50. Beverly Walker January 20, 2018 at 3:07 pm

    Would love to have these beauties for my yard!

  51. Brenda Tate January 20, 2018 at 3:21 pm

    i love coneflowers

  52. Rebecca badgett January 20, 2018 at 3:33 pm

    Would love to see more wild flowers at interstate exits. Think they look so pretty. In the meantime, I try to fill my own yard with flowers and would love the coneflowers. Thanks.

  53. lynn sacco January 20, 2018 at 3:35 pm

    Love this!!

  54. Elisabeth Denisar January 20, 2018 at 3:40 pm

    We have a meadow area that we are converting to a native wildflower area for birds and bees and other critters. Thanks for asking this available!

  55. wlcisco January 20, 2018 at 3:50 pm

    The purple coneflower is a popular pollinator found in Jacob’s Nature Park at Sinking Creek (www.jacobfrancisco.com) in Johnson City, Tennessee.

  56. Taylor Henning January 20, 2018 at 3:52 pm

    Echinacea was used by the Native Americans for so many things. It’s still used today in alternative medicine to help fight infections and boost the immune system.

  57. wlcisco January 20, 2018 at 3:55 pm

    The purple coneflower is popular with the pollinators found in Jacob’s Nature Park at Sinking Creek (www.jacobfrancisco.com) in Johnson City, Tennessee.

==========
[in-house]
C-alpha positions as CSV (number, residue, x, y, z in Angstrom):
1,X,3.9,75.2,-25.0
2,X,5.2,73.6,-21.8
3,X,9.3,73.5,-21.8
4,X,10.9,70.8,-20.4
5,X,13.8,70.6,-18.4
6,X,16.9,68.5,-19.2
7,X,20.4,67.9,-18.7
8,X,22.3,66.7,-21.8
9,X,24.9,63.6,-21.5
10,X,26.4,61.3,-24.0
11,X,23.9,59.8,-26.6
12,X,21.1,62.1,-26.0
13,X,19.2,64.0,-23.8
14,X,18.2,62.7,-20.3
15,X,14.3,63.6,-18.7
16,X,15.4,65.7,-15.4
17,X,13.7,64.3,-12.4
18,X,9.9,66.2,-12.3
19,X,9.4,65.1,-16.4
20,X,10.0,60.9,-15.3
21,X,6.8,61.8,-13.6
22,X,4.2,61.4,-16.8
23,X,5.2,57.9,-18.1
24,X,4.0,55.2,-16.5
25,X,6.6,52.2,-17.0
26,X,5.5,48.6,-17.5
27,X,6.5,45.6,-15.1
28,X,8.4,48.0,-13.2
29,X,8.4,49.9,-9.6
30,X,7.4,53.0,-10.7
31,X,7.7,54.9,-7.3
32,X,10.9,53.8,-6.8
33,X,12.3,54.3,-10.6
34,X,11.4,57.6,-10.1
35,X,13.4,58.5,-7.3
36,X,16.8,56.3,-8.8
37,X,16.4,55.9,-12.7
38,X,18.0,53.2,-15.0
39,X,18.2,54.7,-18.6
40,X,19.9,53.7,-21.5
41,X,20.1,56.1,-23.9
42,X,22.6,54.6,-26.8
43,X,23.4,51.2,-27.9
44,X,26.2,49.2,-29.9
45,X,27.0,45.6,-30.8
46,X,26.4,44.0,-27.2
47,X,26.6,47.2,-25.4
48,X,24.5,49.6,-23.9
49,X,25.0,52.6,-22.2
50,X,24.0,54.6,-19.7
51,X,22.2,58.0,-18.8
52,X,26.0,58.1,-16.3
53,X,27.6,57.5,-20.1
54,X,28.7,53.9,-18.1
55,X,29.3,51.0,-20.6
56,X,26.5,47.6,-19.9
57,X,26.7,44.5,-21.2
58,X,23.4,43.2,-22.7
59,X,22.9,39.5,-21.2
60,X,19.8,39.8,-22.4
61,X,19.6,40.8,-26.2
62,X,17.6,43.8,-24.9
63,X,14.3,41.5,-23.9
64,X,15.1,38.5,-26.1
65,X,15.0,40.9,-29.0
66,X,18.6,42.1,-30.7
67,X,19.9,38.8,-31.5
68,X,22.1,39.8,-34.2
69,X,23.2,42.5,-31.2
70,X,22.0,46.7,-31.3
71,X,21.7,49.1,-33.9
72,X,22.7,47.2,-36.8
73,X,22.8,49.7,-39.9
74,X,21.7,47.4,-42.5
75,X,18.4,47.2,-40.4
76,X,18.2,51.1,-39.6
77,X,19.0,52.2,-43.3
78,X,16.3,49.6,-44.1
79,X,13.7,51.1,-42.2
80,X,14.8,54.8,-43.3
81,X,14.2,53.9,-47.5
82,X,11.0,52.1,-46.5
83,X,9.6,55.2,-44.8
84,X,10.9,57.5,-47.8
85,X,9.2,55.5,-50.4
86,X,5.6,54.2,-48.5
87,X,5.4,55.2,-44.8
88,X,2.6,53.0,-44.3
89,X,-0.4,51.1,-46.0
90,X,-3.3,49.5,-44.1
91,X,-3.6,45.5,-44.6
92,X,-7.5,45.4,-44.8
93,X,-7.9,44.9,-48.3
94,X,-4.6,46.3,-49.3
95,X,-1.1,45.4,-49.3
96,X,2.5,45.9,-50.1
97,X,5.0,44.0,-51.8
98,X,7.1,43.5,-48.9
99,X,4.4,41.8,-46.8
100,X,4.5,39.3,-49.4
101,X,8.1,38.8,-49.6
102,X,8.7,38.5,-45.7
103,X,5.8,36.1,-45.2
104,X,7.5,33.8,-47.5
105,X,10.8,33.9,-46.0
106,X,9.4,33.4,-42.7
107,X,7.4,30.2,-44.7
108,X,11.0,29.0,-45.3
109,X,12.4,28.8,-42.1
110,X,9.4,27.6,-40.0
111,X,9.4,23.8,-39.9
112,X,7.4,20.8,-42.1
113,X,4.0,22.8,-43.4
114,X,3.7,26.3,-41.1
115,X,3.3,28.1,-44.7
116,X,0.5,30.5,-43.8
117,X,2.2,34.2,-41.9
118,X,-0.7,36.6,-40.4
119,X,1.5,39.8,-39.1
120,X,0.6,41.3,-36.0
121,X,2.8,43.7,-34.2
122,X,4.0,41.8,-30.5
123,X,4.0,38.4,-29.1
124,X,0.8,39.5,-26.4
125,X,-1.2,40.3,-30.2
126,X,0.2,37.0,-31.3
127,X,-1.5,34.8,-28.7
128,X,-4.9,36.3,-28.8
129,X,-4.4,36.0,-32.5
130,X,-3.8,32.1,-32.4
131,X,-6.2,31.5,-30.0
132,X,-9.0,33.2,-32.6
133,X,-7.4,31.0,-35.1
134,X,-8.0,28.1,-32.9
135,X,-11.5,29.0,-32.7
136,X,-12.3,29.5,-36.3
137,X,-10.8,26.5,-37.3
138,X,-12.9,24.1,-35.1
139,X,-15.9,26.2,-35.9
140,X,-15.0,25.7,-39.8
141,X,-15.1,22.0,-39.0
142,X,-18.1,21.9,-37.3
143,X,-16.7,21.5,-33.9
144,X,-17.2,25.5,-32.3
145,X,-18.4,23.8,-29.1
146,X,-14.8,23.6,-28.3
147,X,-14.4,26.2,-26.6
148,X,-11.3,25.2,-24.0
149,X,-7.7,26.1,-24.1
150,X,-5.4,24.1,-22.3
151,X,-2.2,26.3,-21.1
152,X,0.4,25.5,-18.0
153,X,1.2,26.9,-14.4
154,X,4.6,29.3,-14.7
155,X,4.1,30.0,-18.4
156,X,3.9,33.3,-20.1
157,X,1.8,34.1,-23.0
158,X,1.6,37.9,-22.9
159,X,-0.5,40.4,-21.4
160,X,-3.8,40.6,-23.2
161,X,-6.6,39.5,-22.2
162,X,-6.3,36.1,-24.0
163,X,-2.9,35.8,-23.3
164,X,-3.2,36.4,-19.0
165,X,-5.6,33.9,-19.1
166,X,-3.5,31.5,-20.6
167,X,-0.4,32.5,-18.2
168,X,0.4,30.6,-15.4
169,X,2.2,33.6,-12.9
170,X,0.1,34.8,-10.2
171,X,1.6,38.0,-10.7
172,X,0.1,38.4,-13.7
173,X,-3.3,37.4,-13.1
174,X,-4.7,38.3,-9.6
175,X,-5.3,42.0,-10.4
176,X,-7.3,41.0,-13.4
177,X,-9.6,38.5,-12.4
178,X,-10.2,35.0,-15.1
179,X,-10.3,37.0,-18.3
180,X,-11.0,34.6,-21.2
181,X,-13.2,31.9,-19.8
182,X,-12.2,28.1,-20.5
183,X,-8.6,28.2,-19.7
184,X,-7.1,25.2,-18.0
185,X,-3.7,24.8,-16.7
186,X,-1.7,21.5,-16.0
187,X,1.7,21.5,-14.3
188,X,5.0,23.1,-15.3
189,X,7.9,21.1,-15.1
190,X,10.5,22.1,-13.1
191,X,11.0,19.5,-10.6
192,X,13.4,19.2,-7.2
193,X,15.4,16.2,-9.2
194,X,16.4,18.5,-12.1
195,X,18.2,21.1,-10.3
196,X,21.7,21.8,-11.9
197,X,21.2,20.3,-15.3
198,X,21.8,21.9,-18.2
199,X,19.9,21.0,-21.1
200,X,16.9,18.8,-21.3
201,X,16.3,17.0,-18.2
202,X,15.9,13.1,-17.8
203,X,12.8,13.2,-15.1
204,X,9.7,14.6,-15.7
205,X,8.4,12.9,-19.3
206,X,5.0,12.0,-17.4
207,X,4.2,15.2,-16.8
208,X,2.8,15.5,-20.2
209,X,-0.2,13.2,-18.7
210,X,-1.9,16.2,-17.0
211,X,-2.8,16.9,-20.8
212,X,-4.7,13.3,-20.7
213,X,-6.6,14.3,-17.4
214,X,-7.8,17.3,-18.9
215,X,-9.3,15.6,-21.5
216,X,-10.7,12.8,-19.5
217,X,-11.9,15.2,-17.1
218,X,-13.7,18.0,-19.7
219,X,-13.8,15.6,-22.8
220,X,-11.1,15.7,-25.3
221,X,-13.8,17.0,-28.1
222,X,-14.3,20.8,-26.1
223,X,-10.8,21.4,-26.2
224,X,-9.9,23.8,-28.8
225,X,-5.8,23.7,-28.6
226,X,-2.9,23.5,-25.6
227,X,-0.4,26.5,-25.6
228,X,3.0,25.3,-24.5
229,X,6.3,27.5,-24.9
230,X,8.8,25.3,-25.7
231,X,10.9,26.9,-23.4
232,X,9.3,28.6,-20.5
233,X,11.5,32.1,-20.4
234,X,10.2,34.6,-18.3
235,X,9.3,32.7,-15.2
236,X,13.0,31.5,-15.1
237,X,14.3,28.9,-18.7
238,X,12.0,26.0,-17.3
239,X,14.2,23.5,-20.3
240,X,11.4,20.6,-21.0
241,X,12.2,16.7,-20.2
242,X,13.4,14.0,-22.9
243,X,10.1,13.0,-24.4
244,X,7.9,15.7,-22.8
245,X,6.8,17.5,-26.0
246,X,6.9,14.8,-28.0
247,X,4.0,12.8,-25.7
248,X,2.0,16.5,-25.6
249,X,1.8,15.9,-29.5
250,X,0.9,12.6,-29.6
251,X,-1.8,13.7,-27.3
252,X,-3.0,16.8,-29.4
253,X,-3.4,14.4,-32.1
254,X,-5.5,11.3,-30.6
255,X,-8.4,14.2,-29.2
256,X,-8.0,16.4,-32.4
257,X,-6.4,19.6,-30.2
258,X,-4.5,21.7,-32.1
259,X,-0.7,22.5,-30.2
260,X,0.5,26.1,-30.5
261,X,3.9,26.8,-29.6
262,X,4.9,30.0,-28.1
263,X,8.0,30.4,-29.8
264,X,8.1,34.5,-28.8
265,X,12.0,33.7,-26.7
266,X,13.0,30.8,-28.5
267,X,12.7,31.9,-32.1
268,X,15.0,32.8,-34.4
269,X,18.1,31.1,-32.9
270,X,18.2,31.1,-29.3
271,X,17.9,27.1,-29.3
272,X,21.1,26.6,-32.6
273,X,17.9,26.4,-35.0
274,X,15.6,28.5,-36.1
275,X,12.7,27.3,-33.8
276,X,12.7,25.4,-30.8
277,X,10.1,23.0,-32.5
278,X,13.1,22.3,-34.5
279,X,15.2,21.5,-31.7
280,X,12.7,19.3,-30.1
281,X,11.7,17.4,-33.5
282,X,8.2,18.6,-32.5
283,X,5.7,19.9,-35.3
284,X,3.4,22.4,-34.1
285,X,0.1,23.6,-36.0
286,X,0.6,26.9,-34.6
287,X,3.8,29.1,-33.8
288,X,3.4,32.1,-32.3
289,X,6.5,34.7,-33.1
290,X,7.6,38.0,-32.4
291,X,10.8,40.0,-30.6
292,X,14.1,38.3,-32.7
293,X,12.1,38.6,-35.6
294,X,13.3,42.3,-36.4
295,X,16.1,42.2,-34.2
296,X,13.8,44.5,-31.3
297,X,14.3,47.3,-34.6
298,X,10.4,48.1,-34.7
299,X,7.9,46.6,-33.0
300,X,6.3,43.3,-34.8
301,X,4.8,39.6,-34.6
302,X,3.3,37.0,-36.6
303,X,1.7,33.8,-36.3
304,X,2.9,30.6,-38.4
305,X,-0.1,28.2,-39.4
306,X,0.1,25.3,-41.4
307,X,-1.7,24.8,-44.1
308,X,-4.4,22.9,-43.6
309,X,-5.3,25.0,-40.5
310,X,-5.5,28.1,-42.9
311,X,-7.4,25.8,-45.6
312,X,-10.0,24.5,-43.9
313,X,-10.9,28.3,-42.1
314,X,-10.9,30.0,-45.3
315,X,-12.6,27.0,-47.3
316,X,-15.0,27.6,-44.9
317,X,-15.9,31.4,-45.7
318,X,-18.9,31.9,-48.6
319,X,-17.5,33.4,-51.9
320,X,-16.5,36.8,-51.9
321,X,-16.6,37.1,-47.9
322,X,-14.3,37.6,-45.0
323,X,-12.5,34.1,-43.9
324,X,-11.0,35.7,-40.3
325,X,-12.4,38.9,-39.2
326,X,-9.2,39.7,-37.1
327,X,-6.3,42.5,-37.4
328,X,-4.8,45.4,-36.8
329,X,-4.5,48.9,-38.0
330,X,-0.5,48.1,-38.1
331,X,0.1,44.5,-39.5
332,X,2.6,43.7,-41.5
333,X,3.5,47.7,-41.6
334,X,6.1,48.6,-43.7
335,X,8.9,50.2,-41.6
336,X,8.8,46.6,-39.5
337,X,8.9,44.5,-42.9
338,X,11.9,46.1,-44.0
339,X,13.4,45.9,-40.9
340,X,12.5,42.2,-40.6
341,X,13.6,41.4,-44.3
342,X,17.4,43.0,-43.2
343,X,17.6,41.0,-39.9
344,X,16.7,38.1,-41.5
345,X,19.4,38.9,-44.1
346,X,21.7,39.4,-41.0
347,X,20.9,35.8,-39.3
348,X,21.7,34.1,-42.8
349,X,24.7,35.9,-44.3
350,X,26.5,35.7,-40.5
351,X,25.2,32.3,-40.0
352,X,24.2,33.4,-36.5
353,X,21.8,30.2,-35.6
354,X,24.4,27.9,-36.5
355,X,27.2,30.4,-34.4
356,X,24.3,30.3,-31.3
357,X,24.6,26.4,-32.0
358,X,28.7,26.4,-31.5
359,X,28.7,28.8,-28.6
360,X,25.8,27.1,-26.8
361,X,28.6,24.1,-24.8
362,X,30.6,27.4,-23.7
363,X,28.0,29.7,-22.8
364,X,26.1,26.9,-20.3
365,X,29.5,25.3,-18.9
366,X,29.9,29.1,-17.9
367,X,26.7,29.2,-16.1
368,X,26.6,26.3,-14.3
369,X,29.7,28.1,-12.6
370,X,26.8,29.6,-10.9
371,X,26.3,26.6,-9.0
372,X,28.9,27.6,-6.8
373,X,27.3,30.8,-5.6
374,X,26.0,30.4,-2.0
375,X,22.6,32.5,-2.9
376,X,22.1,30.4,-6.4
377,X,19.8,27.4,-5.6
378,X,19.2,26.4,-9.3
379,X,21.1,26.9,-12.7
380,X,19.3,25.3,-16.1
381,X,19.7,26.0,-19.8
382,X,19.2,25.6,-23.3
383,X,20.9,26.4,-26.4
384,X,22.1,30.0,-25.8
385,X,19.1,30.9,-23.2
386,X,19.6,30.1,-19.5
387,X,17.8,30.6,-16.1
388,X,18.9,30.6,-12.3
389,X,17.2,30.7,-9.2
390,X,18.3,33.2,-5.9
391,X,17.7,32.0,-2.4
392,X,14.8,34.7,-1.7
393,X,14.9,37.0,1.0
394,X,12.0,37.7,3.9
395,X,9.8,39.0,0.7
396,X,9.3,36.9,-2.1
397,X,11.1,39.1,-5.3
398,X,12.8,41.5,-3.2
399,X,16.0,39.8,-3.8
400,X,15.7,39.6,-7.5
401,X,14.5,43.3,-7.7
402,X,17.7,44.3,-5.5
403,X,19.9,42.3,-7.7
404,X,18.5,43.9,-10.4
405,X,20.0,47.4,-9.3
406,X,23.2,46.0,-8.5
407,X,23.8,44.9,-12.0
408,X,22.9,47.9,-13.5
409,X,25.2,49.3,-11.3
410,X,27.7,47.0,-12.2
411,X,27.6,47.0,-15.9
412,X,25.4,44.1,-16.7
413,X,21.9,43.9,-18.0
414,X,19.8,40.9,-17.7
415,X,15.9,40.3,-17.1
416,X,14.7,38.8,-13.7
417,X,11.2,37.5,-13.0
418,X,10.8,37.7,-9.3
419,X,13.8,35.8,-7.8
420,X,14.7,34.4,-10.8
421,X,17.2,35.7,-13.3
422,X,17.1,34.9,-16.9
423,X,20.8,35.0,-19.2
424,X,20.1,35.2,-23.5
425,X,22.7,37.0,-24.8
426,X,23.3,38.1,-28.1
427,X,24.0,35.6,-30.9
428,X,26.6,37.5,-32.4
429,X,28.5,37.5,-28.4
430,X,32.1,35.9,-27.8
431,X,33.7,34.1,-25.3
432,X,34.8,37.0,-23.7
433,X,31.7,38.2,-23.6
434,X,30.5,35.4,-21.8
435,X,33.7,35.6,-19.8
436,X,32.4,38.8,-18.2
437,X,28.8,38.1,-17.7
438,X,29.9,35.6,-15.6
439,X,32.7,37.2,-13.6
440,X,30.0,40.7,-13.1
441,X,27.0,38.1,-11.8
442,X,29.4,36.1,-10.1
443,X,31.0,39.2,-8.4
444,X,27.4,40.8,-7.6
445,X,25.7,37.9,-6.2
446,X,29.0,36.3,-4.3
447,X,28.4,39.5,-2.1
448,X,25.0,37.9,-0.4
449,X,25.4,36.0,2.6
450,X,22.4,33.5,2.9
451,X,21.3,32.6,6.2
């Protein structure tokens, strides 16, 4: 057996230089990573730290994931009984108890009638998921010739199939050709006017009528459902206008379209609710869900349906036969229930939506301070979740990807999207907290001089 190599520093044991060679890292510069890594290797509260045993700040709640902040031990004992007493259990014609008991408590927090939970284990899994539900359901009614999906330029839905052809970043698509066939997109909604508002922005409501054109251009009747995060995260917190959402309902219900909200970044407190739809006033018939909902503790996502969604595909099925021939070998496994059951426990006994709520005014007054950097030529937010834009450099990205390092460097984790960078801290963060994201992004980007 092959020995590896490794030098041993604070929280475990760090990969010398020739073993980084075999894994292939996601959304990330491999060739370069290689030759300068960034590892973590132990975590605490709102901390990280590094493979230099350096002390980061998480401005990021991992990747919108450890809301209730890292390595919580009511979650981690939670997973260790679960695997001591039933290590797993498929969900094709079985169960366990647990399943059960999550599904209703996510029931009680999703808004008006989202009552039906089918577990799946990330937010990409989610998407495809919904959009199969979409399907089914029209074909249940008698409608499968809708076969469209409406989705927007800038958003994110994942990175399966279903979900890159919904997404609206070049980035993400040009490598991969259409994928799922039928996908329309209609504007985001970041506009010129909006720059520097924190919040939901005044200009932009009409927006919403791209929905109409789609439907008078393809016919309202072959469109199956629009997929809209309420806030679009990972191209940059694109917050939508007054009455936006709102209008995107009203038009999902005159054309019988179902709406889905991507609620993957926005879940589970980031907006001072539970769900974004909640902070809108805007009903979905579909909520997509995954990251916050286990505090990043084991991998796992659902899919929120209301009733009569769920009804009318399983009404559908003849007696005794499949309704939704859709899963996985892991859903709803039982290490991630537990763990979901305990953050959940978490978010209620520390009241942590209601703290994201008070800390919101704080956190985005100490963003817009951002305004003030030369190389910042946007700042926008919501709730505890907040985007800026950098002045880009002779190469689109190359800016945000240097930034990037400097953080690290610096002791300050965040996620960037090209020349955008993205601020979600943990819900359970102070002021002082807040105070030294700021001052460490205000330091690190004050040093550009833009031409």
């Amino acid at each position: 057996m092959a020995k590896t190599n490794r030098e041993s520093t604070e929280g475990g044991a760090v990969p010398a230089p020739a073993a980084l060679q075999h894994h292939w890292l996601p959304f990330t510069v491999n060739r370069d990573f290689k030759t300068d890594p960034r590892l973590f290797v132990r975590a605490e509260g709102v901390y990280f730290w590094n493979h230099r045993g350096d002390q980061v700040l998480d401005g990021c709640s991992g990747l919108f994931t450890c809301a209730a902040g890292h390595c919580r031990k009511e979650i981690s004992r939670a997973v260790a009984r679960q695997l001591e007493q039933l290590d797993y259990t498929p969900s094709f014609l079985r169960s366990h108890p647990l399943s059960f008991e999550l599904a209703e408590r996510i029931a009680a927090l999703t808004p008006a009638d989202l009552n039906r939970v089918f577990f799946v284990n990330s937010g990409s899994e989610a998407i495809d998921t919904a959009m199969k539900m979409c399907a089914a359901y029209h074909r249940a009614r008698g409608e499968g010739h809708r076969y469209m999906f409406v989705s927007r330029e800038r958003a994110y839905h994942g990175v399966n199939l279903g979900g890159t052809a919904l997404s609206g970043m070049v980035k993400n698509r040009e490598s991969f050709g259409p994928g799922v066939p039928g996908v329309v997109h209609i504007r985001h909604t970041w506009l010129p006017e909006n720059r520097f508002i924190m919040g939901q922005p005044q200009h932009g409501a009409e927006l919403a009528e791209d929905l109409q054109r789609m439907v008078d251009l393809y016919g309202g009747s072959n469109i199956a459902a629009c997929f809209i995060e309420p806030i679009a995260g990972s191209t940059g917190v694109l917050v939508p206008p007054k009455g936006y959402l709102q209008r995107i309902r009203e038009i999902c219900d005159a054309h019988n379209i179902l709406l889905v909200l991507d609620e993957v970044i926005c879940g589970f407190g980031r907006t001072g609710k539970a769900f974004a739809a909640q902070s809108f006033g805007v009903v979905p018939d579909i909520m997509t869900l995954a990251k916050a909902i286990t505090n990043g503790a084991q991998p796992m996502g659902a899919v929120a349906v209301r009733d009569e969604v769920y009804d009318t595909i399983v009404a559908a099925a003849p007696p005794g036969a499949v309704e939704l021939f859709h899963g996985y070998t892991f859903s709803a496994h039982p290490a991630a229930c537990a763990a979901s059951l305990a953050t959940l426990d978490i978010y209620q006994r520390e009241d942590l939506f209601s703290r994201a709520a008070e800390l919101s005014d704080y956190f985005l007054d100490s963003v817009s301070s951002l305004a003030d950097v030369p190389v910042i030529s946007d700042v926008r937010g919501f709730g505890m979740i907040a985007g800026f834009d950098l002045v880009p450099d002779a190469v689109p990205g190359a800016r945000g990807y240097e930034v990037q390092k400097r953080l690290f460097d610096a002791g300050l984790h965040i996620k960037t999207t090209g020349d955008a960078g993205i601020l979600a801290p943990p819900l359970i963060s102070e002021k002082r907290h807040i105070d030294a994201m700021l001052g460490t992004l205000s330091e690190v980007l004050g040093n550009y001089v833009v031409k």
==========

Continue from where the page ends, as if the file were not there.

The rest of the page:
58. Brenda mcbroom January 20, 2018 at 3:58 pm

    I miss my Tennessee roots. Living in SC now I find I can’t grow a lot of my childhood favorites but I think the purple coneflower is hardy and I’m going to give it a try! Thank you!

  59. Rebecca Brafford January 20, 2018 at 3:59 pm

    I’m very excited to get some coneflower seeds, Echinacea is a great plant, very beneficial and beautiful!
    P.O.Box 302
    Alcoa TN 37701

  60. Rebecca Henry January 20, 2018 at 4:10 pm

    Love these pretty medicinal flowers. Poster plant for native-plant gardening. A must for local gardeners. I’m sending you my email with my address in hopes of getting a packet of seeds. TY.

  61. Mollie Malone January 20, 2018 at 4:21 pm

    Love coneflowers. Planted two last spring and can’t wait to see them bloom again this year. I would love more to plant throughout my gardens.

  62. Elizabeth M Leach January 20, 2018 at 4:24 pm

    I am in the process of naturalizing an area of my yard specifically for pollinators. I would love the seeds, and I look forward to following your site on Facebook.

  63. Dorothy January 20, 2018 at 5:05 pm

    Purple come flower aka echinacea, is an amazing remedy for colds and a wonderful addition to your herbal medicine Arsenal! I already make and use elderberry syrup and fire cider, but as of right now the only thing missing from my amazing fire cider is the extra potency that would be added from including echinacea to it! This is one herb I have really wanted to have in hand and would be honored to receive seeds to help keep my family healthy!

  64. Mitch Grace January 20, 2018 at 5:09 pm

    Coneflowers are beautiful, easy to grow and loved by pollinators!

  65. Patty Street January 20, 2018 at 5:36 pm

    Beautiful Coneflowers always cause a smile

  66. Nicole Leasure January 20, 2018 at 6:30 pm

    I love purple coneflowers! My TN flowerbed needs some.

  67. Joy Whitt January 20, 2018 at 6:46 pm